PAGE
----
LA
Millipedes grow great on pelleted foods.

Supplements:  Commercial pelleted foods contain lots more nutrition than decayed vegetation.  Giant millipedes need no supplements.  You might try different brands -- just for variety.

LA Pic
Typical daytime activity for giant millipedes -- unless misted.

LA
Much more active under low light and no light.

Attitude.  During the day, they curl up and take long “giant millipede naps.  They scuttle about more at night.

Lighting:  Since pedes work the night shift, they need no special lighting.  Actually, giant millipedes prefer dim lighting.

Heat:  None needed.

LA Pic
Shredded wood works as their substrate and can be cleaned in hot water or tossed out.

LA
They show very well over white gravel.

Substrate:  Use sand, gravel, peat moss, shredded bark, coconut husks, or any comparable material -- just pick a contrasting color that shows off your giant millipede.  Avoid pine and cedar.  You can use dirt, but water and dirt don’t mix well.  Well, they mix but make a muddy mess.

LA Pic
Somehow, giant millipedes manage to reach the top.  Keep yours well covered.

Keep Covered:  Giant millipedes weigh too much to climb the glass.  You would not think they could climb out.  Think again.

 

Security:  Obviously these guys crawled out from under a rock.  A flat piece of bark will work fine.  Or a rock.  Giant millipedes don’t demand a hiding spot, but will use it.  You’ll often find them under their food or water bowl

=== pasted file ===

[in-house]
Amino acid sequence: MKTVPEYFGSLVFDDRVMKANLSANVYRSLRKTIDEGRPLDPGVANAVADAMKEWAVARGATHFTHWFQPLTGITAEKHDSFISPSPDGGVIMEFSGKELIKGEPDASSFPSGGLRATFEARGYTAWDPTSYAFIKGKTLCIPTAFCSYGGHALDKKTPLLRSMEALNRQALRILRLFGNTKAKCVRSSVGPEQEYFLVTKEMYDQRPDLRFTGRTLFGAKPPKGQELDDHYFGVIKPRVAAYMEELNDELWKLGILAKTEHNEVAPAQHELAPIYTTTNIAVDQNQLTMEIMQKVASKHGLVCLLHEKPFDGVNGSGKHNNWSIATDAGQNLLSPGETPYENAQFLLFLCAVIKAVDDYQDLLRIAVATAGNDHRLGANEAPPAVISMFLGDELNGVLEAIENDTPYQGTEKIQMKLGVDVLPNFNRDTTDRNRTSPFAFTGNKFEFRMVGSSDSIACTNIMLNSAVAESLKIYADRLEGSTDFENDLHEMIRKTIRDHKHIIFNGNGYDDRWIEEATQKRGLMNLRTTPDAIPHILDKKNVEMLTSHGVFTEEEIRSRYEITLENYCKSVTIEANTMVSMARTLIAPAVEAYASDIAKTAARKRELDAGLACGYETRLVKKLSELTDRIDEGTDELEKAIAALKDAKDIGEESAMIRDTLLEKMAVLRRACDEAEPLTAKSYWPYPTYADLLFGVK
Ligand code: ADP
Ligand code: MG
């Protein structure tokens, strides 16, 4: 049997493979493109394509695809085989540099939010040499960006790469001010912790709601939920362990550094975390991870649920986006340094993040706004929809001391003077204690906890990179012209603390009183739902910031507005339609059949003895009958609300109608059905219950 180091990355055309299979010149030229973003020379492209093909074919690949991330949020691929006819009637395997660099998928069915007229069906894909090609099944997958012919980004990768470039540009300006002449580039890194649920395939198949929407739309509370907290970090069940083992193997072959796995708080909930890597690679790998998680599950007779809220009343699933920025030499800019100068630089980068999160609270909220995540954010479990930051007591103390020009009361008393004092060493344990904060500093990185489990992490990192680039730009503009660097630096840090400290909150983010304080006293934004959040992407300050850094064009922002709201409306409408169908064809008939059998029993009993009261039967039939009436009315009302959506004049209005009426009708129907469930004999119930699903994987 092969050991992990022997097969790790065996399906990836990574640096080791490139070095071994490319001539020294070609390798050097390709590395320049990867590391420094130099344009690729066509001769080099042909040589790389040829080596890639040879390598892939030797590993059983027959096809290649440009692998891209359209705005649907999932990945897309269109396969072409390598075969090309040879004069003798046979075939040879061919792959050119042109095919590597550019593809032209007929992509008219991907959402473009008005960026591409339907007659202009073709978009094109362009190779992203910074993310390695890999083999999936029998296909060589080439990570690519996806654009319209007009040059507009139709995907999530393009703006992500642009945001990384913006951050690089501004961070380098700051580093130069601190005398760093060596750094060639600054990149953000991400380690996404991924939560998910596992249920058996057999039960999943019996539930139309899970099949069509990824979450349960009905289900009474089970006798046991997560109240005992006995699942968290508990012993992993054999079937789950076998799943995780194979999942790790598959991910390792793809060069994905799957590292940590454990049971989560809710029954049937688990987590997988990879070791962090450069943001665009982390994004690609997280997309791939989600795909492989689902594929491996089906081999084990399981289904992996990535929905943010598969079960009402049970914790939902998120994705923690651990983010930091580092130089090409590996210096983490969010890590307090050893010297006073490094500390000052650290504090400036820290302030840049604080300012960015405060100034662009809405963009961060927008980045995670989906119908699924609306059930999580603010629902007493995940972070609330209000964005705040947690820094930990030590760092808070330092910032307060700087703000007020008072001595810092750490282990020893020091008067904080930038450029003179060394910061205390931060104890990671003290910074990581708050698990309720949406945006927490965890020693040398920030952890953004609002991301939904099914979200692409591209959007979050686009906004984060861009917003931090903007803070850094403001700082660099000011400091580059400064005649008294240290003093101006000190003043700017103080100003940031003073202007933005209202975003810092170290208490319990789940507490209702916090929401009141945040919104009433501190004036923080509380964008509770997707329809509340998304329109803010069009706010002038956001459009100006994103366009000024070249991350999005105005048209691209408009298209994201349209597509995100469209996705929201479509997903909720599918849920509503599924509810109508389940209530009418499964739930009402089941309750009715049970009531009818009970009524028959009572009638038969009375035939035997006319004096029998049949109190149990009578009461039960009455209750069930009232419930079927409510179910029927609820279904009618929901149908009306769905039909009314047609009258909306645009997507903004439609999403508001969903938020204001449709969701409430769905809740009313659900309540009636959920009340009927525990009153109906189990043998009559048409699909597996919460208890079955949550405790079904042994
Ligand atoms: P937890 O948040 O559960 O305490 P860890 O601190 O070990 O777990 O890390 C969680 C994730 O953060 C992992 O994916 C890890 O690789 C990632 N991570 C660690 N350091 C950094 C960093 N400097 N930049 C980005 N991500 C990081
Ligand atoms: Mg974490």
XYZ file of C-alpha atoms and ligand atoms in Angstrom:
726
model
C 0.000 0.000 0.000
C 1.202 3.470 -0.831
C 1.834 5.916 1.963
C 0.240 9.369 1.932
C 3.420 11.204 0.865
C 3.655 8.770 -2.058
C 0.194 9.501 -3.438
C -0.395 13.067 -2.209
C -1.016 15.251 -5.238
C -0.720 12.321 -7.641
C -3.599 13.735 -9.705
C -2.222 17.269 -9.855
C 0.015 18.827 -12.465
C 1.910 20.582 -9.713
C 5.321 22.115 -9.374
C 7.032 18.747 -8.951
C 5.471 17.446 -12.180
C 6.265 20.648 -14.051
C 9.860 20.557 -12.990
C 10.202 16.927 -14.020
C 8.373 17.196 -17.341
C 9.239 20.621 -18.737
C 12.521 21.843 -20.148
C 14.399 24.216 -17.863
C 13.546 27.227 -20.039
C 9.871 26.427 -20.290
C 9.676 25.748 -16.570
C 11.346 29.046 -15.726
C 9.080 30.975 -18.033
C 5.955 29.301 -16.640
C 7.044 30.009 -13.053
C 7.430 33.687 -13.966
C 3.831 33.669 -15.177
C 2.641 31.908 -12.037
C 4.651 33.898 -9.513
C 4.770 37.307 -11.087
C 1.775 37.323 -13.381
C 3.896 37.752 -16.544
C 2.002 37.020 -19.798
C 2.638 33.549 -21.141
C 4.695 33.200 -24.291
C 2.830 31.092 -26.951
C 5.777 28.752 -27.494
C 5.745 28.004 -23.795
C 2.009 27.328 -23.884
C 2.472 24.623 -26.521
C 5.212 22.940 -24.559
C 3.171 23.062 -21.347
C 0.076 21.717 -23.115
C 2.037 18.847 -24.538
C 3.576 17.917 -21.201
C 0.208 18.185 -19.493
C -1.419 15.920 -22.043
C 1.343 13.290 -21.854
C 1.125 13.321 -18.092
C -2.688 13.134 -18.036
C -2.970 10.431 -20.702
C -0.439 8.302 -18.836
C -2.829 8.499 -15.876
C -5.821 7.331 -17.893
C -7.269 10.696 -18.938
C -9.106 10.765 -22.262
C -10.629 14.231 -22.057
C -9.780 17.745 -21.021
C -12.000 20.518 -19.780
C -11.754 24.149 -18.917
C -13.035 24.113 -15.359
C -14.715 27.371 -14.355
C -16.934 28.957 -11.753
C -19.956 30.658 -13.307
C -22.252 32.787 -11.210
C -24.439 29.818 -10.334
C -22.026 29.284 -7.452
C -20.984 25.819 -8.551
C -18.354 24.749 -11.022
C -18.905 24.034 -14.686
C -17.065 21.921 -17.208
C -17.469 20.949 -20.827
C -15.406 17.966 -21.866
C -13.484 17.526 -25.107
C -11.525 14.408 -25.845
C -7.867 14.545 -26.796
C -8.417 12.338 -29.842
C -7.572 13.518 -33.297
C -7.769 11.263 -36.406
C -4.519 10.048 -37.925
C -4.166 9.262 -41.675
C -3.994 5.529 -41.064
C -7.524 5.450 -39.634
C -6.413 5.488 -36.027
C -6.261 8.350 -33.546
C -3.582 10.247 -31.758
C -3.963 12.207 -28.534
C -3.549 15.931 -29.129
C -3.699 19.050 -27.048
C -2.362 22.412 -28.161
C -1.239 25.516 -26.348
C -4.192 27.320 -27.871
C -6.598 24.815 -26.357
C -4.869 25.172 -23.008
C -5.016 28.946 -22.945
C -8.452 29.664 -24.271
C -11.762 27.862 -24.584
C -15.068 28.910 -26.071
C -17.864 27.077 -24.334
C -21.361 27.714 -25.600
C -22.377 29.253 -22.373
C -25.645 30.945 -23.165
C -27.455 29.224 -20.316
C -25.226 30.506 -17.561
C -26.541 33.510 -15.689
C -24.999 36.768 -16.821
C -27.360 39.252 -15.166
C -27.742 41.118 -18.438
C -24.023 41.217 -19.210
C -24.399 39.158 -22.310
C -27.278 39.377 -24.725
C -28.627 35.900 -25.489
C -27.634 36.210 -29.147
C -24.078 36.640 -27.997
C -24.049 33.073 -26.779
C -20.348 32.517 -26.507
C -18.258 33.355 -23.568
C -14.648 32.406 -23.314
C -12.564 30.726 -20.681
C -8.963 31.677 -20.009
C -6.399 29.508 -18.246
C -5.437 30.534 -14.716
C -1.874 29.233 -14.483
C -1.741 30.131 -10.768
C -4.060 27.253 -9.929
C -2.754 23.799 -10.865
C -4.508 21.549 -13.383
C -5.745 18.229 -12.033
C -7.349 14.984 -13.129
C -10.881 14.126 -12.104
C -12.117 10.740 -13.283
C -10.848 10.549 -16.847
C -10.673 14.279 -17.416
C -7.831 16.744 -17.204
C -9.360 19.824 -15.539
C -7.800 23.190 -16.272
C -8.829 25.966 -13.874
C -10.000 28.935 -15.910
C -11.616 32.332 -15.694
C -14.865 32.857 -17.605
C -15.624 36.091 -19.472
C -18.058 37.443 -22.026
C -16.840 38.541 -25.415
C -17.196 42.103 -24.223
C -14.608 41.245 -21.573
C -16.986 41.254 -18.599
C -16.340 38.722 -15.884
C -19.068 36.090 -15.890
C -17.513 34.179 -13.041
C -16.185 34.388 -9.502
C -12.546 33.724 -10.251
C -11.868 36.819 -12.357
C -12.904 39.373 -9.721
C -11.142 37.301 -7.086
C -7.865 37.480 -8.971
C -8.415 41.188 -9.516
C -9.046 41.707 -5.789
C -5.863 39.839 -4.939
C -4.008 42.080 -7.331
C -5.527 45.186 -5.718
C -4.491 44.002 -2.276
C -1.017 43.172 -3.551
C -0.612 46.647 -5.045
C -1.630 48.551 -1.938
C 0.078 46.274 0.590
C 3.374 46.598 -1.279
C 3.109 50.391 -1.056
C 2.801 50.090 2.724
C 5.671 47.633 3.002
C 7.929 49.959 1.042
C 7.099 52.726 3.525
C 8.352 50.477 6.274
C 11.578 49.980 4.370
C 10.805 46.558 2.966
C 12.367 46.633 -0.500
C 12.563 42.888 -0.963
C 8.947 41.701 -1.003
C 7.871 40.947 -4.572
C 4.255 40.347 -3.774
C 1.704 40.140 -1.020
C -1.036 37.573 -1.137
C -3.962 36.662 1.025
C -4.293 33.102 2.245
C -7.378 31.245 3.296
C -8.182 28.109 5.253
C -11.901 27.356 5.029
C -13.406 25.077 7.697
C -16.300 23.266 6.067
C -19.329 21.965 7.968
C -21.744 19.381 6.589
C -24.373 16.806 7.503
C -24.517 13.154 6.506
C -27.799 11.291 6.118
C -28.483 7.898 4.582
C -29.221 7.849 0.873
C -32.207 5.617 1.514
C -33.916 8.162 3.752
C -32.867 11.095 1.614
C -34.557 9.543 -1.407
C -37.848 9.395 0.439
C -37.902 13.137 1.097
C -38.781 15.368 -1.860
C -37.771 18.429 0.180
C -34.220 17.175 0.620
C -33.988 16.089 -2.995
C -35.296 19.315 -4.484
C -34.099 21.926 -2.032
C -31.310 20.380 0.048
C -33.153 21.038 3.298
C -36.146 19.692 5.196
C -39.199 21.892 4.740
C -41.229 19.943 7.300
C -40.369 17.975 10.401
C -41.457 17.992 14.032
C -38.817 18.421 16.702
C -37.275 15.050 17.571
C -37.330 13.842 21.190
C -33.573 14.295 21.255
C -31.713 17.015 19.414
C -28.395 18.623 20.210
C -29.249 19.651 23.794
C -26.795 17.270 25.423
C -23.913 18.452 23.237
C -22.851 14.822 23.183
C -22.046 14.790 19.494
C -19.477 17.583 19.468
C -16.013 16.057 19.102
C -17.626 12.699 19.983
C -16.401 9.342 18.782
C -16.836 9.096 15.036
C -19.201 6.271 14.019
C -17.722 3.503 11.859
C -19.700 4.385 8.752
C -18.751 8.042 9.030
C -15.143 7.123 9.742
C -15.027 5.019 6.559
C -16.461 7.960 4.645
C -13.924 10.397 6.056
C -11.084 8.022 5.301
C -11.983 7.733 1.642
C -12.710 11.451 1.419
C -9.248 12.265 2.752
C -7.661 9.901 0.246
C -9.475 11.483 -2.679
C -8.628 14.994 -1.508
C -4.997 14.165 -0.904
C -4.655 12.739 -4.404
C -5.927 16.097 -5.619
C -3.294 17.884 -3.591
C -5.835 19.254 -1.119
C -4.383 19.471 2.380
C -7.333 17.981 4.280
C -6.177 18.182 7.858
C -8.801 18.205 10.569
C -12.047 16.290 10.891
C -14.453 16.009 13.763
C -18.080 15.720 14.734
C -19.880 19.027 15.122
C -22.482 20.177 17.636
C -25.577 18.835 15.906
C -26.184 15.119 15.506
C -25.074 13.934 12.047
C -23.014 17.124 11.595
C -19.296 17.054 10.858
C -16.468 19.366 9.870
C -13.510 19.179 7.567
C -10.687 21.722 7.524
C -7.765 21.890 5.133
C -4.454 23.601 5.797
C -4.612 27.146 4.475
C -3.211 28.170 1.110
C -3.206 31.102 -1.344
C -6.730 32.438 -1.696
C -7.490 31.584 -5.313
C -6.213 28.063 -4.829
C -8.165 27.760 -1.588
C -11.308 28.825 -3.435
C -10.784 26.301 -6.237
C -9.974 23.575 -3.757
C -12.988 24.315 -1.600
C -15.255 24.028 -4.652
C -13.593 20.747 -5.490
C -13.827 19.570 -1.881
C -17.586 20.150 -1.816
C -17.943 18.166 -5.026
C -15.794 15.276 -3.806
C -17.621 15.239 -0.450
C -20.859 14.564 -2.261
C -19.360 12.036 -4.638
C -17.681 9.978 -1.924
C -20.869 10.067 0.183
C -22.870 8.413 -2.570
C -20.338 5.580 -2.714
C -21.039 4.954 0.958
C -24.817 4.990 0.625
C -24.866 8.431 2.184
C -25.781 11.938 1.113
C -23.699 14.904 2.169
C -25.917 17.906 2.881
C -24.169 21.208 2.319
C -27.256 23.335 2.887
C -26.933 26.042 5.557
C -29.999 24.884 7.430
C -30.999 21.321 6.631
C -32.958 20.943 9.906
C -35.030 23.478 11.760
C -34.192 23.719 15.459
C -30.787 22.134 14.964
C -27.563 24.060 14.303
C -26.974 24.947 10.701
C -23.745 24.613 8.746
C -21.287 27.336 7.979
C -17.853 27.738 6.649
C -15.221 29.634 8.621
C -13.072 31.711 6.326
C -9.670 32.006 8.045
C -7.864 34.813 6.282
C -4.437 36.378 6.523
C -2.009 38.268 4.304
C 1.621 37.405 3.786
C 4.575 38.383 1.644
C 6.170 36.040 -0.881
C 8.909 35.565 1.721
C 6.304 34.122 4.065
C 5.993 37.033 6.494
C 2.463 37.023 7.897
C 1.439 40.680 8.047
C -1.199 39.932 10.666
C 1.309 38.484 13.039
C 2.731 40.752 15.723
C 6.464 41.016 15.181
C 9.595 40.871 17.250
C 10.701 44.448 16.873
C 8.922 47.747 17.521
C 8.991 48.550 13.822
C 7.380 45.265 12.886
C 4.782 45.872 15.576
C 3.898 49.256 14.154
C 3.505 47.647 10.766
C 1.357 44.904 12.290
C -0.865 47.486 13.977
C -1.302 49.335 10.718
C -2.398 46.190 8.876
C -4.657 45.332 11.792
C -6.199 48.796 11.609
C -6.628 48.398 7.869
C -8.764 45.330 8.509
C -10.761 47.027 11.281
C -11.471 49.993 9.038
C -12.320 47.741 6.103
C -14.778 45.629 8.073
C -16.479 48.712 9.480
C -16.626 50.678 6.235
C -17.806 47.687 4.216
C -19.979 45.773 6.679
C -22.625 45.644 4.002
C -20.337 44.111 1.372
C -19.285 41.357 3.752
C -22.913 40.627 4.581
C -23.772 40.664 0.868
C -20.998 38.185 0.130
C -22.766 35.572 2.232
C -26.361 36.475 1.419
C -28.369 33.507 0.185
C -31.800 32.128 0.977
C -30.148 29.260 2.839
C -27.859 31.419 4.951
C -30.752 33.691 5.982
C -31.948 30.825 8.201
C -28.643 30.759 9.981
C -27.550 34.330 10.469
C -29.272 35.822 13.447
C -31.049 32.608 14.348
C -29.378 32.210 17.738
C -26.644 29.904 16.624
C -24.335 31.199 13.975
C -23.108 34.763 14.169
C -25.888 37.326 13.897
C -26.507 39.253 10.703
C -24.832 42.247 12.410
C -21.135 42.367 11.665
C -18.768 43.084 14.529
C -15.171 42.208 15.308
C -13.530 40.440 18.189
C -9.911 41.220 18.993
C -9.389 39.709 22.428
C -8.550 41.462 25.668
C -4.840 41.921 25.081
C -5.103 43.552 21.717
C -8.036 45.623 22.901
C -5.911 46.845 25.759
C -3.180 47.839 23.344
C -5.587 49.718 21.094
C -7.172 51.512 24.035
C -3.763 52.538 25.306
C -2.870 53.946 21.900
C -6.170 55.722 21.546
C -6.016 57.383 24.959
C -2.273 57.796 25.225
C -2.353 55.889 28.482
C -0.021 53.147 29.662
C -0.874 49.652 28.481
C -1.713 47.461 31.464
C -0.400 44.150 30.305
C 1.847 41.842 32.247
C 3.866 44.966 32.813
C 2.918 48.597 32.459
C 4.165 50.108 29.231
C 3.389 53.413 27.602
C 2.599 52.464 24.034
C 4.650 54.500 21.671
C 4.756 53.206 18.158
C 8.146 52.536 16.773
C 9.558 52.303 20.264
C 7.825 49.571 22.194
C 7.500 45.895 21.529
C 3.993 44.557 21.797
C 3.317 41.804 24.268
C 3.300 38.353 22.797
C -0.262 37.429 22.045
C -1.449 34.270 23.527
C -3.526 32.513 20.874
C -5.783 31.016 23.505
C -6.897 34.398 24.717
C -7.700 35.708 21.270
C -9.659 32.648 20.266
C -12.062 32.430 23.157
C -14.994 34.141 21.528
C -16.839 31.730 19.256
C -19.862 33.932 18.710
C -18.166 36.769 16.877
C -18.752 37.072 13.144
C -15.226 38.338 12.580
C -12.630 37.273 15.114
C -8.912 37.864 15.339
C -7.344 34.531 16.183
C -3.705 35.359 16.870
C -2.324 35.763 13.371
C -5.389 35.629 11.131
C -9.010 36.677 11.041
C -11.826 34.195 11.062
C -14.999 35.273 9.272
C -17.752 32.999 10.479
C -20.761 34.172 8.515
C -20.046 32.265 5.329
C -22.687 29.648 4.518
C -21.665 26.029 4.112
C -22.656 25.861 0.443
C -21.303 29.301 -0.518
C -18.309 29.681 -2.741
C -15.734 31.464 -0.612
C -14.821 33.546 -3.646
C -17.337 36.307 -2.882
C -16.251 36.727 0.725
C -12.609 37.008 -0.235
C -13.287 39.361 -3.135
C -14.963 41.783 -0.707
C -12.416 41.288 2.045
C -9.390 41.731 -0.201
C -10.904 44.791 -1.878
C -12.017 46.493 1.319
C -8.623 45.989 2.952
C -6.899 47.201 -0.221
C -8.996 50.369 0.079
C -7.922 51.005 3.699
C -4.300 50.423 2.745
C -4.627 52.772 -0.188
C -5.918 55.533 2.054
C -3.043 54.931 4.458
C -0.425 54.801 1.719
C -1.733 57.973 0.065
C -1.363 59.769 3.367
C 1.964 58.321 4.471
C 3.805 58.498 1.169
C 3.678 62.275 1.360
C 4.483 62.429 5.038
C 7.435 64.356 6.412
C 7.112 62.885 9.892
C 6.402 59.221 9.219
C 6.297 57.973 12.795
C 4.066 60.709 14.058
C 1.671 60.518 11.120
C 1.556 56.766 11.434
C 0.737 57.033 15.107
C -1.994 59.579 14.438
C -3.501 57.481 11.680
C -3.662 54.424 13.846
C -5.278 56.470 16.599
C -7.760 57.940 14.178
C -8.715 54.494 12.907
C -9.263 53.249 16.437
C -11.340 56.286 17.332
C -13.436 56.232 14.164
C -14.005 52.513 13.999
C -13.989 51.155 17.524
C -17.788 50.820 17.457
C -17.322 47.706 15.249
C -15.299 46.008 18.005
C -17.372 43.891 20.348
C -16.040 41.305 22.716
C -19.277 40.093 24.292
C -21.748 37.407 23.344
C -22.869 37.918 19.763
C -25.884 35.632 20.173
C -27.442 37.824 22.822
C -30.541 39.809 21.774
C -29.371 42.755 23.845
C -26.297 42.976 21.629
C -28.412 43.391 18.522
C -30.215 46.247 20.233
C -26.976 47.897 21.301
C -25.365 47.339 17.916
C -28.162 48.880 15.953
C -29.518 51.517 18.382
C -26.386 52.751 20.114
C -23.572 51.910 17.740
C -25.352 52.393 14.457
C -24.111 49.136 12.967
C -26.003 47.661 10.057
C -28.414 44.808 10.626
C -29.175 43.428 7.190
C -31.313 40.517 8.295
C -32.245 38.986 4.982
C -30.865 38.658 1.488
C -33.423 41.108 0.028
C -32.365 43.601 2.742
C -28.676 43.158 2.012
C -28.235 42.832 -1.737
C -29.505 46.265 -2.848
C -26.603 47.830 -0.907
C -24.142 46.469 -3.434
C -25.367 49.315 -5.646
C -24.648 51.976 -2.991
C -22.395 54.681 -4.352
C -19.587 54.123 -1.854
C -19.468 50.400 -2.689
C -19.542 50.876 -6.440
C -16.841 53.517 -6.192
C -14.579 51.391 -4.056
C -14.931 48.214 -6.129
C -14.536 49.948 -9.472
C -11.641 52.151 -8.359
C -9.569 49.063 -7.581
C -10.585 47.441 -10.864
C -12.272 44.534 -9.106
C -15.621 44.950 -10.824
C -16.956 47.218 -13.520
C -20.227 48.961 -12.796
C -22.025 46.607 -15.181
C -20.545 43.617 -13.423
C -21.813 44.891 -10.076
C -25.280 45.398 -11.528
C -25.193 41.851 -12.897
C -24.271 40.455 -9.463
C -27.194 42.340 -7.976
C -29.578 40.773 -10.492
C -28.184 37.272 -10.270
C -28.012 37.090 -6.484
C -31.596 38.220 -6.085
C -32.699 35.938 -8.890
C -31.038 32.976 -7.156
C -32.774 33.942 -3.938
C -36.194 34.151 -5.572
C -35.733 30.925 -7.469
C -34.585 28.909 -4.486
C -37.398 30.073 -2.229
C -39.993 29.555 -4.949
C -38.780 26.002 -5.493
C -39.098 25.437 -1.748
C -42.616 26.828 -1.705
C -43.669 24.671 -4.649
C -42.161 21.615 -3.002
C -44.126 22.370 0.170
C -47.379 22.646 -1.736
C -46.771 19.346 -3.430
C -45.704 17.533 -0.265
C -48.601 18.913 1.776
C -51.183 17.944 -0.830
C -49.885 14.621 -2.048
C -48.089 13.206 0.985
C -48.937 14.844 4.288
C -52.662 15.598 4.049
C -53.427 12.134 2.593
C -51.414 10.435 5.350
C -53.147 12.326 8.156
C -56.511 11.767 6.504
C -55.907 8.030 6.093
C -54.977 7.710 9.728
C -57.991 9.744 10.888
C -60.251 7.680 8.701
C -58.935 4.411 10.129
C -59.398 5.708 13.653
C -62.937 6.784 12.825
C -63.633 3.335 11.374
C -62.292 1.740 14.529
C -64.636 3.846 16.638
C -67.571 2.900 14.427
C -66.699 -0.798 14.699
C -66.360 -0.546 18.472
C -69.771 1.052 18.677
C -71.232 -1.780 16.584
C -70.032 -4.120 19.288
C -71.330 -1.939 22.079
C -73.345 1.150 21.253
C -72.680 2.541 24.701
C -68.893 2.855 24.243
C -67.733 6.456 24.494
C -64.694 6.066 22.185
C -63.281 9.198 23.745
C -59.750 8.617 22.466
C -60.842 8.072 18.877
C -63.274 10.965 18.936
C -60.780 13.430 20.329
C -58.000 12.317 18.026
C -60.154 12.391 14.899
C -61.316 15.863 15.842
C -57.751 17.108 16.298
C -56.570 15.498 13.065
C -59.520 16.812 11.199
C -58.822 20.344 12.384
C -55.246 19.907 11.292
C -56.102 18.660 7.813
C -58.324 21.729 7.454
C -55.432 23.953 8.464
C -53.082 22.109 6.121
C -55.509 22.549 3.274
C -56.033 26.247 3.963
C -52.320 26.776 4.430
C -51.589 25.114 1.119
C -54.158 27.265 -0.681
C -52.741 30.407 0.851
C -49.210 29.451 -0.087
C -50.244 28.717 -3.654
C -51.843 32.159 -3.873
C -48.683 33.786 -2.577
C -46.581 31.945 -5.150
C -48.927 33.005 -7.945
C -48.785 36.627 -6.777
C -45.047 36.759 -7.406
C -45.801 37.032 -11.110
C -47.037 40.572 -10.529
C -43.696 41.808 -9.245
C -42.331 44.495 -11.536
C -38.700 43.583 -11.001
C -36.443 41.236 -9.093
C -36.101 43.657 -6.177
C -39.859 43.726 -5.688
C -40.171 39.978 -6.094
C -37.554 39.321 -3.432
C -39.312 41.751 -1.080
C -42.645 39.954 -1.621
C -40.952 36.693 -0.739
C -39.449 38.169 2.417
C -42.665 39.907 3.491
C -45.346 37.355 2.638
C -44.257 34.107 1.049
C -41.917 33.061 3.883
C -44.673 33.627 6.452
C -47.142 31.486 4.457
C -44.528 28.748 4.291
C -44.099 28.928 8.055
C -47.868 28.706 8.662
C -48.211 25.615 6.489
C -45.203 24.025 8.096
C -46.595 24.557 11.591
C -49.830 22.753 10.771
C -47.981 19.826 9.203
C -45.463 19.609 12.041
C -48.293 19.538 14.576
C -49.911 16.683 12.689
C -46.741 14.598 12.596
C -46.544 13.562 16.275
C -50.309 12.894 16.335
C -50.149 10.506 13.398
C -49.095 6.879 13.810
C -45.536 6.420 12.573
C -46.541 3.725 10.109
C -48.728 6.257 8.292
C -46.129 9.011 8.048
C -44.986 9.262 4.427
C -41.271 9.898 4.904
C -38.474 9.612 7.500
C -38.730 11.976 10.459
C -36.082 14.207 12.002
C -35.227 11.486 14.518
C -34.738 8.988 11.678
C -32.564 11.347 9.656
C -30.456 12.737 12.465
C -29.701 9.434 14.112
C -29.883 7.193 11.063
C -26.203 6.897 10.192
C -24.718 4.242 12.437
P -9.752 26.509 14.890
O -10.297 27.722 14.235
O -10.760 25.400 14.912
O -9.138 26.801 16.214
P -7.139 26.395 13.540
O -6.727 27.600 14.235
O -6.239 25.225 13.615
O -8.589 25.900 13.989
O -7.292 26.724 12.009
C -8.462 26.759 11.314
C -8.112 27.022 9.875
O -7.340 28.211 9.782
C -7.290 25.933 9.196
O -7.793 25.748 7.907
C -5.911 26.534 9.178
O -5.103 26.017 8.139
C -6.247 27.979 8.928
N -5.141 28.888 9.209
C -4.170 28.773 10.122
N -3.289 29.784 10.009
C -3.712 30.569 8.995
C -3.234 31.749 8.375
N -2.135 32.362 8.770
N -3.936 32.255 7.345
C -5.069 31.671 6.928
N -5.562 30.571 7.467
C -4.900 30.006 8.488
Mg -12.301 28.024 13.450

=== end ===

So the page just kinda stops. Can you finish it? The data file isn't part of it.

LA Pic
These black giant millipedes like to climb upright pieces of wood.

Décor:  Provide something for your giant millipede to crawl upon -- rocks, driftwood, decorative fake plants.  They like to climb.

LA Pic
Some giant millipedes drink out of bowls.  Most get along on the drops from their daily misting.

Water:  Provide a shallow drinking bowl.  And, as you might expect from something that looks like it came from underneath a rock, they like moist conditions.  Giant millipedes really appreciate a daily misting.  It seems to re-charge their batteries.

LA Pic
Giant millipede simply do not argue -- even when crowded.

LA
They seem to like each other.

Mixers?  They get along fine with other giant millipedes.

LA Pic
Lots and lots of legs -- but not quite a thousand.  Four per (segment minus10) for the total.